2 Chronicles 7:14

Does it describe the works of a Christian?


By Dr. Ken Matto


If my people, which are called by my name, shall humble themselves, and pray, and seek my face, and turn from their wicked ways; then will I hear from heaven, and will forgive their sin, and will heal their land.  (2 Chronicles 7:14)


A verse that is used quite extensively to bring Christians back to an obedient life is 2 Chronicles 7:14 plus it is used in connection with revival.  Does this verse apply to Christians or does it apply to ancient Israel when they had walked away from the Lord and took up the lifestyle of idolatry? 


O Israel, thou hast destroyed thyself; but in me is thine help.  (Hosea 13:9)  If one goes through the book of Hosea, it will be seen that God was going to judge the northern ten tribes otherwise known as Ephraim.  That judgment came to pass in 721 B.C. when the ten northern tribes went into captivity never again to return to their land.  However, up until that time God had repeatedly told Ephraim that he was their help and only in him  would they be able to find true peace and life.  In Hosea 14:1 God tells Israel to return to him.  O Israel, return unto the LORD thy God; for thou hast fallen by thine iniquity.  (Hosea 14:1)  Then the LORD promised to heal their backsliding.  I will heal their backsliding, I will love them freely: for mine anger is turned away from him.  (Hosea 14:4)  Here we would see an application for 2 Chronicles 7:14 that if Ephraim turned from their wicked ways of idolatry, then God would heal their land and their backslidings.


2 Chronicles 7:14 is located in the section of scripture where Solomon had just finished dedicating the temple.  God had told Solomon that if his people would turn from their wicked ways and seek him then he would hear from heaven and forgive their sin and heal their land.  Notice verse 15.  Now mine eyes shall be open, and mine ears attent unto the prayer that is made in this place.  (2 Chronicles 7:15)  God was giving specific instructions to Solomon about the people of Israel.  Then in verse 15 God states that he would hear the prayers and his eyes would be attentive to the prayers made in the temple.  Verse 14 & 15 cannot be separated because they focus on one major theme and that is obedience to the LORD and prayer in the temple.  2 Chronicles 7:14 is not speaking about the Christian but about ancient Israel.  Solomon started reigning about 970 B.C and reigned to about 931-30 B.C.  Hosea started to prophesy about 800 B.C and prophesied over a period of about 70 years.  So we can see that the ten tribe northern kingdom had become fully apostate in only 130 years after they made an alliance with Tyre and Sidon, both cities which worshipped Baal.  Hosea was sent primarily to the northern kingdom.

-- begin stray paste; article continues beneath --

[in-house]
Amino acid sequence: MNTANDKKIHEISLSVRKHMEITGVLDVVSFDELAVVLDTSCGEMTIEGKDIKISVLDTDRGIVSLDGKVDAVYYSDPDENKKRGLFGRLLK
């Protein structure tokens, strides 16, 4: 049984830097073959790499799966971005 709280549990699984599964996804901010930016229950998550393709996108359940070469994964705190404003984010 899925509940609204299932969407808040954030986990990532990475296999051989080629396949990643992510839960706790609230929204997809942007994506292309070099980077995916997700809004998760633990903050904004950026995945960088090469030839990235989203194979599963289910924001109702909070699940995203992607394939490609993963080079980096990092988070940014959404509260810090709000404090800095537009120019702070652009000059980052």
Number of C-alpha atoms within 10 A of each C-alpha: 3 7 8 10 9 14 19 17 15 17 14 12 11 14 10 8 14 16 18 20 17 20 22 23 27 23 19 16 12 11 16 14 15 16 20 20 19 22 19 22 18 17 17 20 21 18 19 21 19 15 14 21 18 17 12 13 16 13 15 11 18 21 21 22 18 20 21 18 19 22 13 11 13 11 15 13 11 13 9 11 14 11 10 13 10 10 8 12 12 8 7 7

2 Chronicles 7:14 contains the word “wicked.”  The word wicked is used 24 times in the New Testament within 23 verses and not once is the word ever used in conjunction with the true believer.  The word wickedness is used 9 times in 9 verses and is never used in any description of the believer or their actions.


Being filled with all unrighteousness, fornication, wickedness, covetousness, maliciousness; full of envy, murder, debate, deceit, malignity; whisperers,  (Romans 1:29)


And you, that were sometime alienated and enemies in your mind by wicked works, yet now hath he reconciled  (Colossians 1:21)


Notice in these two New Testament verses that being wicked is associated with those who have not become saved.  Wicked or wickedness is never associated with the true Christian but only the unbeliever.


When any one heareth the word of the kingdom, and understandeth it not, then cometh the wicked one, and catcheth away that which was sown in his heart. This is he which received seed by the way side.  (Matthew 13:19)


In Matthew 13:19, the term wicked is associated with Satan himself, so if a Christian is considered to be wicked, then they are not Christians at all but are still in an unsaved state.  The question remains, can a true Christian commit an act of wickedness?  The answer is yes because we are still in the flesh.  I personally knew a Christian man who committed suicide over a family matter.  Is self-murder wickedness?  It sure is!  I knew this man was a Christian but he allowed himself to be overtaken by the flesh and as a result he murdered himself.